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At last the secret is out, as it always must come in the end,
The delicious story is ripe to tell to the intimate friend;
Over the tea-cups and into the square the tongue has its desire;
Still waters run deep, my dear, there’s never smoke without fire.
Behind the corpse in the reservoir, behind the ghost on the links,
Behind the lady who dances and the man who madly drinks,
Under the look of fatigue the attack of migraine and the sigh,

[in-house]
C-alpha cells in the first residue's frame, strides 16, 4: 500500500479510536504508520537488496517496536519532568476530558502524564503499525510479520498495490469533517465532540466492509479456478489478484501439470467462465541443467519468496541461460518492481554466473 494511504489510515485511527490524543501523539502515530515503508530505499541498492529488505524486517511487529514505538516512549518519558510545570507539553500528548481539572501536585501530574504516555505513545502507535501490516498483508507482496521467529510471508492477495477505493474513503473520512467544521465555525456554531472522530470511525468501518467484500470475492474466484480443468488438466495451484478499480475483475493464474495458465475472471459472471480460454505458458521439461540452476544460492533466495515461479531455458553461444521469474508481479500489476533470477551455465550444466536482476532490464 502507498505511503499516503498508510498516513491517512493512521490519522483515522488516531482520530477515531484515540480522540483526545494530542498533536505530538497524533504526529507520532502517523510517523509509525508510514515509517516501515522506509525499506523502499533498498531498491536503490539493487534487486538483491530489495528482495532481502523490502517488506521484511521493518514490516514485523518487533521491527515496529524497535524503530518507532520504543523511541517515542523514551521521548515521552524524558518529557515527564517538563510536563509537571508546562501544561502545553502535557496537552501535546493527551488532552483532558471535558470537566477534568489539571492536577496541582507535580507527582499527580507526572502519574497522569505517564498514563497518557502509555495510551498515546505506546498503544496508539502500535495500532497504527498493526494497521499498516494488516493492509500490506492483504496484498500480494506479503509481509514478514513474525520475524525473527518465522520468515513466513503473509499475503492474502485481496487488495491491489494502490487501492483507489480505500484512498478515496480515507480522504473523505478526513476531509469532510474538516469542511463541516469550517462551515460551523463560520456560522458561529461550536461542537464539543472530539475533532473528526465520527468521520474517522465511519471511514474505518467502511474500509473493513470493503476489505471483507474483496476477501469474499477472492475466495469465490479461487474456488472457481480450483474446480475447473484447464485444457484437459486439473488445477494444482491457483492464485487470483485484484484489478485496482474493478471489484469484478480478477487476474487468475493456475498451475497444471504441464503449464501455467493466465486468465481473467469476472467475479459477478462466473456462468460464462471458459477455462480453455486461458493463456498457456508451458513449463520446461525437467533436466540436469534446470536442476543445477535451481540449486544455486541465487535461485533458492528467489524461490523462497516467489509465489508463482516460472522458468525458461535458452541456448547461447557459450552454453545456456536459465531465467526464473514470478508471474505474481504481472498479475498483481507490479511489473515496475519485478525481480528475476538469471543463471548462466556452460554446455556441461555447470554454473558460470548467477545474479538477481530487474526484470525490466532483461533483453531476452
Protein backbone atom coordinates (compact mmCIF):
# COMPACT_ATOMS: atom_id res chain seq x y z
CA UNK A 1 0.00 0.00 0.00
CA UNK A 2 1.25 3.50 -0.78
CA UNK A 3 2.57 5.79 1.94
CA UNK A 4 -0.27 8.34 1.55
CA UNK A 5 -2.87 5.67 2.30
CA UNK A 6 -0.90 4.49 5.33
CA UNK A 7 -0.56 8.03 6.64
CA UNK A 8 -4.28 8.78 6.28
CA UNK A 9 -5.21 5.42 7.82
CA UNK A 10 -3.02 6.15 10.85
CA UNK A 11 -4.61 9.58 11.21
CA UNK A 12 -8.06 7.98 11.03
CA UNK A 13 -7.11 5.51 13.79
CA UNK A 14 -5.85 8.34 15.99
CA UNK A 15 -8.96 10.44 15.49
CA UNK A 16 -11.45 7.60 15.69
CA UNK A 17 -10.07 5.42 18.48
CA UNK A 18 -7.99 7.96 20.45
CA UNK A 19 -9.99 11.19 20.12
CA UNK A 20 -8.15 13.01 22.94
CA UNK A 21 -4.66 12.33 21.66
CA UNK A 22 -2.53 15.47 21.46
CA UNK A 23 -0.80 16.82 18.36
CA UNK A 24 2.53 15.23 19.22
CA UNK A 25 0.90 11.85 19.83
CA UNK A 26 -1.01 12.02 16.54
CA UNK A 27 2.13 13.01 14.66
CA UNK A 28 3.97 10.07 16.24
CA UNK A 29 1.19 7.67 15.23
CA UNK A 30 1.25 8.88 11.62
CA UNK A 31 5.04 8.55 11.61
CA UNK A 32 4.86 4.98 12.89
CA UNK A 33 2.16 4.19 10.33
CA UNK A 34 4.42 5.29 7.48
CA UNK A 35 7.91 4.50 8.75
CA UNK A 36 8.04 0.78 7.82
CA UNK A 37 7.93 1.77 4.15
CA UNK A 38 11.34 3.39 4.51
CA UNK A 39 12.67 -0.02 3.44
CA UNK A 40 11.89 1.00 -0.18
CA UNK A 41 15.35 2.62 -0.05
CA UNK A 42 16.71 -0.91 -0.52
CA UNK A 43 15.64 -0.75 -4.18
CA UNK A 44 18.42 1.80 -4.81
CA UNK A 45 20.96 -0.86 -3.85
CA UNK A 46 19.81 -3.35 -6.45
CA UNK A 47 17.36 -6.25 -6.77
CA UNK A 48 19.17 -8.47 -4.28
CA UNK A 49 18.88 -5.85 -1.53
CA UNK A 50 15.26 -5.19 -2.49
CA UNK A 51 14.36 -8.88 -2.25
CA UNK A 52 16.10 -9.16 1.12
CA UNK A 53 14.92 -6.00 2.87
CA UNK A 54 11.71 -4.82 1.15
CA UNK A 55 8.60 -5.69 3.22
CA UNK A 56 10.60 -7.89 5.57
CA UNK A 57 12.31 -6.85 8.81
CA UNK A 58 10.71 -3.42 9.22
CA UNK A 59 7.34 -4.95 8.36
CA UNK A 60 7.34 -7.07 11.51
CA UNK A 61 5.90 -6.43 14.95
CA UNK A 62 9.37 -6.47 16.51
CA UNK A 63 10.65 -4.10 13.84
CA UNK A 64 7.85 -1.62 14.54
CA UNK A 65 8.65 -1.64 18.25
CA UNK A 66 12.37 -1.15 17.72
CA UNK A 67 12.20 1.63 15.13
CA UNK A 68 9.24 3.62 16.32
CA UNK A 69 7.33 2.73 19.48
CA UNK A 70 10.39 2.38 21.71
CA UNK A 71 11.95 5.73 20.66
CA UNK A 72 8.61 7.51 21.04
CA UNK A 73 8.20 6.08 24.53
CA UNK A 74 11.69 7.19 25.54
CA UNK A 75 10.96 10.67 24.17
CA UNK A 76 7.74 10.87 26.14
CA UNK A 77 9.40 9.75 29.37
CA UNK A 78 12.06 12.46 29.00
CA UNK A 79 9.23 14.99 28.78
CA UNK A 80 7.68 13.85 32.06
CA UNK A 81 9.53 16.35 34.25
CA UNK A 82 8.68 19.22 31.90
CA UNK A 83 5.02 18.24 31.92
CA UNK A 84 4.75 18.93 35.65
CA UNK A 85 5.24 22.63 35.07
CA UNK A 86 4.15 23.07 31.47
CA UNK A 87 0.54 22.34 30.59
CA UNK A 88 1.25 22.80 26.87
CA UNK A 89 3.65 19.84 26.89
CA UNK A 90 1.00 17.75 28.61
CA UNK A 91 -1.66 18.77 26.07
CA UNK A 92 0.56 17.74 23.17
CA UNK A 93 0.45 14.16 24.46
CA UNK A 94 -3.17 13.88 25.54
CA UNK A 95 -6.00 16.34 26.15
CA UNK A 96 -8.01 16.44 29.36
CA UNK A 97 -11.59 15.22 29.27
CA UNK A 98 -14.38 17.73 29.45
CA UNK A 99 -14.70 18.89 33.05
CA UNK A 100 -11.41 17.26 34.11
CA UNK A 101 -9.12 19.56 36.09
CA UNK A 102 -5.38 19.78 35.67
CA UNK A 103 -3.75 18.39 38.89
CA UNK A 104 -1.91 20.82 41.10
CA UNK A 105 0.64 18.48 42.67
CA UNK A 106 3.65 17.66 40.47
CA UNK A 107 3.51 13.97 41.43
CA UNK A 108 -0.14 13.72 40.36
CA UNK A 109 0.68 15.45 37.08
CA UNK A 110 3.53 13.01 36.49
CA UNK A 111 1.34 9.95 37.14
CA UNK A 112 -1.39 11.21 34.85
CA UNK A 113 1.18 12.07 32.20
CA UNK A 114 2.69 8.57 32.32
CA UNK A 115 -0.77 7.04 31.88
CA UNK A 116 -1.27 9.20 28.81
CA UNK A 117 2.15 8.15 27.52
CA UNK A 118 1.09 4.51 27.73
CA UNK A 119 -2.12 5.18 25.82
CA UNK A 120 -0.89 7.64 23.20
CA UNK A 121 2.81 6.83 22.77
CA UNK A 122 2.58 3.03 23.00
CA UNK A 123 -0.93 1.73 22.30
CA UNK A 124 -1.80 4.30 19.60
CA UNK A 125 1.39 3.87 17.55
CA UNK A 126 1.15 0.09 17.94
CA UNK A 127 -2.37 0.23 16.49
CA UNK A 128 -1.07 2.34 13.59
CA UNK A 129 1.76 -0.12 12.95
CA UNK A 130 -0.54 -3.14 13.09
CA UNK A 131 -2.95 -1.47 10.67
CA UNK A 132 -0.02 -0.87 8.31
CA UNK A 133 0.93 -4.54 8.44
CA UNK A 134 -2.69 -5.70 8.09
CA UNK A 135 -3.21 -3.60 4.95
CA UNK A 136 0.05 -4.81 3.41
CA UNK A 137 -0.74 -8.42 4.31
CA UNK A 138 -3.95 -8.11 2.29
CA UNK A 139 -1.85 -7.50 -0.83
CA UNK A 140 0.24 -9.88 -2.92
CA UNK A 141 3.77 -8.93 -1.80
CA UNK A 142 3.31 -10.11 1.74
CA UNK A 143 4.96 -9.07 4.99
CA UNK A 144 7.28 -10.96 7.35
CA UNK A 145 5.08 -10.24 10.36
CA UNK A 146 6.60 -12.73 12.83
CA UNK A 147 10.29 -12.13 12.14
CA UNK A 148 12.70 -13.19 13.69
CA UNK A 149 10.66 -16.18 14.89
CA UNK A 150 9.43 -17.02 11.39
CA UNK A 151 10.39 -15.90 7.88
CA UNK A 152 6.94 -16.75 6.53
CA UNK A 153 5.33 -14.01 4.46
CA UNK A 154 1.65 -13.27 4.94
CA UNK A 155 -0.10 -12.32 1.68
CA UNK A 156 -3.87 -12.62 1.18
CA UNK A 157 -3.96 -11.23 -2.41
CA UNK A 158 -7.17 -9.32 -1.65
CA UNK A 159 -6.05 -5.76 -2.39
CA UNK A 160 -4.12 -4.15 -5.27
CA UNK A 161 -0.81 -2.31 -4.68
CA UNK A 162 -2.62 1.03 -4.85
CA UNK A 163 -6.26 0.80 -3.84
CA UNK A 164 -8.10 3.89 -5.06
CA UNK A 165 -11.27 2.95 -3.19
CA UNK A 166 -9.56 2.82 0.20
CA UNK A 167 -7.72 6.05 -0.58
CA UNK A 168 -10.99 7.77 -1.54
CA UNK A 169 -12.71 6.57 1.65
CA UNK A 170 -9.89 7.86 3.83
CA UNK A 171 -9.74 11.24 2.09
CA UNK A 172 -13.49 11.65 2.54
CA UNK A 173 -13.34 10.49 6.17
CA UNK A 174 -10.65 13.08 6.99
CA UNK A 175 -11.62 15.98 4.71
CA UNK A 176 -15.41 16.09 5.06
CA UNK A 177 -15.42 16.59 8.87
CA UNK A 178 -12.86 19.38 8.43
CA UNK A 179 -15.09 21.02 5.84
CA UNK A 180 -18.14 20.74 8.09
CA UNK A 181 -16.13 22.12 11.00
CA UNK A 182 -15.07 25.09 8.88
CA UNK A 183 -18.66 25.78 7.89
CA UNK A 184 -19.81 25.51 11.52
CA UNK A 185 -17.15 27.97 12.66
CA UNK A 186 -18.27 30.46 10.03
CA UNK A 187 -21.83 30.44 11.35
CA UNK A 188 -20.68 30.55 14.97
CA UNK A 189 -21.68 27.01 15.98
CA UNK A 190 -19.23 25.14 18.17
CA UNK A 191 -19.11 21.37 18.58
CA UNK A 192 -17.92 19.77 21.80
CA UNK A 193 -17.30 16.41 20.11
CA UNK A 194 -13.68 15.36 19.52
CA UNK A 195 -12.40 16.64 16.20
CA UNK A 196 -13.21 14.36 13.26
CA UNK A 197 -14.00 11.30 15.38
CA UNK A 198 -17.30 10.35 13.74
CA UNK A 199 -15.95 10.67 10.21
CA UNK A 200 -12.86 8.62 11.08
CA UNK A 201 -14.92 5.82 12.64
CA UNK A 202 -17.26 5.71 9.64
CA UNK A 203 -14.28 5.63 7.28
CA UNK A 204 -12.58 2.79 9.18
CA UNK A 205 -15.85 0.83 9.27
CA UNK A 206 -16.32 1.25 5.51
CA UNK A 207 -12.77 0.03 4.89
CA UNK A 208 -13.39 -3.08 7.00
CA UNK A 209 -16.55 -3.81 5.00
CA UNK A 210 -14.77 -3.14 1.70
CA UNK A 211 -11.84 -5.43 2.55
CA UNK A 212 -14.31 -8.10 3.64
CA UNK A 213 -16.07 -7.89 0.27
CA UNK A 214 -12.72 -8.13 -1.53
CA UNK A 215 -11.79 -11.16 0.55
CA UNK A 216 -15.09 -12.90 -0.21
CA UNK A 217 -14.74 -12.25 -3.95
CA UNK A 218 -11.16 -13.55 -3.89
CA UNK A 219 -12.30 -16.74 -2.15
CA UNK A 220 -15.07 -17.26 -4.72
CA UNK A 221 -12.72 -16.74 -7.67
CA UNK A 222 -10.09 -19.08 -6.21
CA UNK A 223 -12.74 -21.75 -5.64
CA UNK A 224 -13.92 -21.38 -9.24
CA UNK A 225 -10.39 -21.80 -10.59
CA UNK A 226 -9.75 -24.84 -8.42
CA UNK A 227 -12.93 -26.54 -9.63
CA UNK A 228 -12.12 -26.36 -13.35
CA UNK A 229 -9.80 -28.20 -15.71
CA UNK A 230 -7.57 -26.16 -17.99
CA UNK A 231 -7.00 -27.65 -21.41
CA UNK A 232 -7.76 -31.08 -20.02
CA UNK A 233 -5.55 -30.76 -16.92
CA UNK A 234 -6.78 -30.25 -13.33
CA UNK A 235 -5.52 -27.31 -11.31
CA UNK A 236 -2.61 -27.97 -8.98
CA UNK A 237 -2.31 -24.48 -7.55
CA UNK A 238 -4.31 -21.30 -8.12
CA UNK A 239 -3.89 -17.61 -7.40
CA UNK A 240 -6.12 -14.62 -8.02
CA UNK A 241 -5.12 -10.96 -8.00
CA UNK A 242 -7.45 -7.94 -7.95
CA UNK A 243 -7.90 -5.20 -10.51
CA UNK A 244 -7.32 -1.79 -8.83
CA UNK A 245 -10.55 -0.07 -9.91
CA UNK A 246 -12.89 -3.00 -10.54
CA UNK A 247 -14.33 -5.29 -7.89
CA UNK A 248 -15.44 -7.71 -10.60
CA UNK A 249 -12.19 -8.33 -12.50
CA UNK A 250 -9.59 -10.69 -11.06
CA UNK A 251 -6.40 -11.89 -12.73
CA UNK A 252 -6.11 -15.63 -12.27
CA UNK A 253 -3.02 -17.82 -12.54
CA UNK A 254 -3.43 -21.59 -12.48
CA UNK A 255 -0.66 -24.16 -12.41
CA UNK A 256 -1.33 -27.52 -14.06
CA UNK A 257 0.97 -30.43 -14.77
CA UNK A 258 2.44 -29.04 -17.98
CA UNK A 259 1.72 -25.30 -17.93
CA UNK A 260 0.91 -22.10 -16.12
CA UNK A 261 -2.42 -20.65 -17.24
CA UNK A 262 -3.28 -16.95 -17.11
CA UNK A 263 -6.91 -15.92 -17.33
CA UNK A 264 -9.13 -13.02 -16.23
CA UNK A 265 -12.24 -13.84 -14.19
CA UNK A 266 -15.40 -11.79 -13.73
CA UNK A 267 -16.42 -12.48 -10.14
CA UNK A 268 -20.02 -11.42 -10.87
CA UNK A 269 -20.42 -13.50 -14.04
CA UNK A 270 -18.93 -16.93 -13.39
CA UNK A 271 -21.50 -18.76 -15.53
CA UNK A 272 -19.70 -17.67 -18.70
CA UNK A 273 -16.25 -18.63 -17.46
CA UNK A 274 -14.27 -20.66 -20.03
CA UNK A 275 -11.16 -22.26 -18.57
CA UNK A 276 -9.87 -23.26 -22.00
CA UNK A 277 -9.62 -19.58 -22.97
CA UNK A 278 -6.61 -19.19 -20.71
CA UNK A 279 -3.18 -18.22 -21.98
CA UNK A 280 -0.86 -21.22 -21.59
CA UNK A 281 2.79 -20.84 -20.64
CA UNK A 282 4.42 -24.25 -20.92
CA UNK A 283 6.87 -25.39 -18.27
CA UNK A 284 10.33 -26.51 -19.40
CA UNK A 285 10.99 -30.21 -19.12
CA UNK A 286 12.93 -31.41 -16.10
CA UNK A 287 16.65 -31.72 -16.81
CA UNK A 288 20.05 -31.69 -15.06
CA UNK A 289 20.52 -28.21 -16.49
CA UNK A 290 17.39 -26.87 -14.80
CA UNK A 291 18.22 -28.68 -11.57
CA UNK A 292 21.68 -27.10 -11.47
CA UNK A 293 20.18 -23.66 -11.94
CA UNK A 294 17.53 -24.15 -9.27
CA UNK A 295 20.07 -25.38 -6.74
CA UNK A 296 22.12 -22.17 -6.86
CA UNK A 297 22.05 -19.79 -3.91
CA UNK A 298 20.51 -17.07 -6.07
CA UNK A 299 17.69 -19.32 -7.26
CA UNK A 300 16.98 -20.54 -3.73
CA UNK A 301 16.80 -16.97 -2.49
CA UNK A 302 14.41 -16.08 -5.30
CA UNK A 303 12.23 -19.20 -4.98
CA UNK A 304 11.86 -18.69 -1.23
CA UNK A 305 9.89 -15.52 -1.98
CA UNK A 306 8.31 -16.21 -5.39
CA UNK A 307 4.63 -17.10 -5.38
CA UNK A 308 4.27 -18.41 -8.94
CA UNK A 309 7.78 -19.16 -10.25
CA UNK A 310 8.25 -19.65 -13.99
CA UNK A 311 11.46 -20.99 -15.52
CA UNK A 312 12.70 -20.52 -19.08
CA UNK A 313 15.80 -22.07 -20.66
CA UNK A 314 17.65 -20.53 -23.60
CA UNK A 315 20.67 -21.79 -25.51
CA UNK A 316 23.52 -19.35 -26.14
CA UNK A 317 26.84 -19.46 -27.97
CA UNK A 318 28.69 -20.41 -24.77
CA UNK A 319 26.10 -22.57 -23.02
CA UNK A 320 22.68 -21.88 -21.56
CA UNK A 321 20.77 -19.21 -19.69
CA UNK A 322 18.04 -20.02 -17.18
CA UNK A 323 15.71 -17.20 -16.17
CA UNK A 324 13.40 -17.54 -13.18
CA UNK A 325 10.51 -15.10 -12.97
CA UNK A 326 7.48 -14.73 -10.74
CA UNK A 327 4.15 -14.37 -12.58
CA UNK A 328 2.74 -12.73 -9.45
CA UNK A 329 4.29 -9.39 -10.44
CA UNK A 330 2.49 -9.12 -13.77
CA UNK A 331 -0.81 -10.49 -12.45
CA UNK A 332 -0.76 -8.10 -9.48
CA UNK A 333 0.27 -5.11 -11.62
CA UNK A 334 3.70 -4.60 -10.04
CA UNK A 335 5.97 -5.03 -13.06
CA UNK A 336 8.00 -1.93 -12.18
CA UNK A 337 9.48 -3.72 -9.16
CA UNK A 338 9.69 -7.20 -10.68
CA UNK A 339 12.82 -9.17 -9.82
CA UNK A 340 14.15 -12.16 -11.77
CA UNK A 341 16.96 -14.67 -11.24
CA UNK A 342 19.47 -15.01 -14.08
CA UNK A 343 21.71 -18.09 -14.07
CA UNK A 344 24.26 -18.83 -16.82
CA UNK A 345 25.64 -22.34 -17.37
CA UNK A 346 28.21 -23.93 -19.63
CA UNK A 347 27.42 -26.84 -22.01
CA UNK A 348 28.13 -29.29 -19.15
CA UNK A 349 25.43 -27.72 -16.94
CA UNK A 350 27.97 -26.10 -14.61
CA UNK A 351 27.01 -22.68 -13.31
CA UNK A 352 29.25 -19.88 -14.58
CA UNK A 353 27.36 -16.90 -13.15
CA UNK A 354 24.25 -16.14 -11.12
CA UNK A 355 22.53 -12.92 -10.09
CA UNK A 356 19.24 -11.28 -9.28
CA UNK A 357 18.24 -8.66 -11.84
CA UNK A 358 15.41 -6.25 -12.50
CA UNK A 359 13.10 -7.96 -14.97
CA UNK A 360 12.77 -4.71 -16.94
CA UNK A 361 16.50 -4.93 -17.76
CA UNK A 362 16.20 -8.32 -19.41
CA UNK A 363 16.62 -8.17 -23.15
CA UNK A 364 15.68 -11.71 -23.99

There is always another story, there is more than meets the eye.
For the clear voice suddenly singing, high up in the convent wall,
The scent of the elder bushes, the sporting prints in the hall,
The croquet matches in summer, the handshake, the cough, the kiss,
There is always a wicked secret, a private reason for this.
Wystan Hugh Auden (1907 – 1973) was an Anglo-American poet. Auden’s poetry was noted for its stylistic and technical achievement, its engagement with politics, morals, love, and religion, and its variety in tone, form, and content.